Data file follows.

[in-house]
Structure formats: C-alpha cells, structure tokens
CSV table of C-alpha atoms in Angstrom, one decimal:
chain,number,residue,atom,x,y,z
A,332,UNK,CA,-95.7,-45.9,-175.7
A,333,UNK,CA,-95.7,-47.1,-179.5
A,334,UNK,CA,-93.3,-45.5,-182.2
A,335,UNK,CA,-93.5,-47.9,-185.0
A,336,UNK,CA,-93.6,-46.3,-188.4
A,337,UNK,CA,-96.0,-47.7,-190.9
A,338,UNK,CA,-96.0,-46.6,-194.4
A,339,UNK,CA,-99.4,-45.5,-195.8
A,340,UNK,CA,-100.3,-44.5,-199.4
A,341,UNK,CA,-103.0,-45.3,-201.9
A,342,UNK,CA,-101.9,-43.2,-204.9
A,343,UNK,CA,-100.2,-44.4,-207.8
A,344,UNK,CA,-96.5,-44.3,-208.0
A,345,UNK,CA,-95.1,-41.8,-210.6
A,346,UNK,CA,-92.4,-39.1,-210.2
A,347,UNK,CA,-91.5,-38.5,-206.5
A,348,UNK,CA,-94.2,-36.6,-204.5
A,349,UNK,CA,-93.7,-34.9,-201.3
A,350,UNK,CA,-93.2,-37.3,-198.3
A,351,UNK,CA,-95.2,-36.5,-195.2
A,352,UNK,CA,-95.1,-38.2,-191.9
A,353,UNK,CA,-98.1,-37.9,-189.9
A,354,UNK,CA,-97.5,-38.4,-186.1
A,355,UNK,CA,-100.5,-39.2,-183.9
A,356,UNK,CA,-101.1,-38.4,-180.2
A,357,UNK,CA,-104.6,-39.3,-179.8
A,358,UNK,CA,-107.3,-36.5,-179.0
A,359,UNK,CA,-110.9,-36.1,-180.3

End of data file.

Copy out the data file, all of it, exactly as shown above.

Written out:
[in-house]
Structure formats: C-alpha cells, structure tokens
CSV table of C-alpha atoms in Angstrom, one decimal:
chain,number,residue,atom,x,y,z
A,332,UNK,CA,-95.7,-45.9,-175.7
A,333,UNK,CA,-95.7,-47.1,-179.5
A,334,UNK,CA,-93.3,-45.5,-182.2
A,335,UNK,CA,-93.5,-47.9,-185.0
A,336,UNK,CA,-93.6,-46.3,-188.4
A,337,UNK,CA,-96.0,-47.7,-190.9
A,338,UNK,CA,-96.0,-46.6,-194.4
A,339,UNK,CA,-99.4,-45.5,-195.8
A,340,UNK,CA,-100.3,-44.5,-199.4
A,341,UNK,CA,-103.0,-45.3,-201.9
A,342,UNK,CA,-101.9,-43.2,-204.9
A,343,UNK,CA,-100.2,-44.4,-207.8
A,344,UNK,CA,-96.5,-44.3,-208.0
A,345,UNK,CA,-95.1,-41.8,-210.6
A,346,UNK,CA,-92.4,-39.1,-210.2
A,347,UNK,CA,-91.5,-38.5,-206.5
A,348,UNK,CA,-94.2,-36.6,-204.5
A,349,UNK,CA,-93.7,-34.9,-201.3
A,350,UNK,CA,-93.2,-37.3,-198.3
A,351,UNK,CA,-95.2,-36.5,-195.2
A,352,UNK,CA,-95.1,-38.2,-191.9
A,353,UNK,CA,-98.1,-37.9,-189.9
A,354,UNK,CA,-97.5,-38.4,-186.1
A,355,UNK,CA,-100.5,-39.2,-183.9
A,356,UNK,CA,-101.1,-38.4,-180.2
A,357,UNK,CA,-104.6,-39.3,-179.8
A,358,UNK,CA,-107.3,-36.5,-179.0
A,359,UNK,CA,-110.9,-36.1,-180.3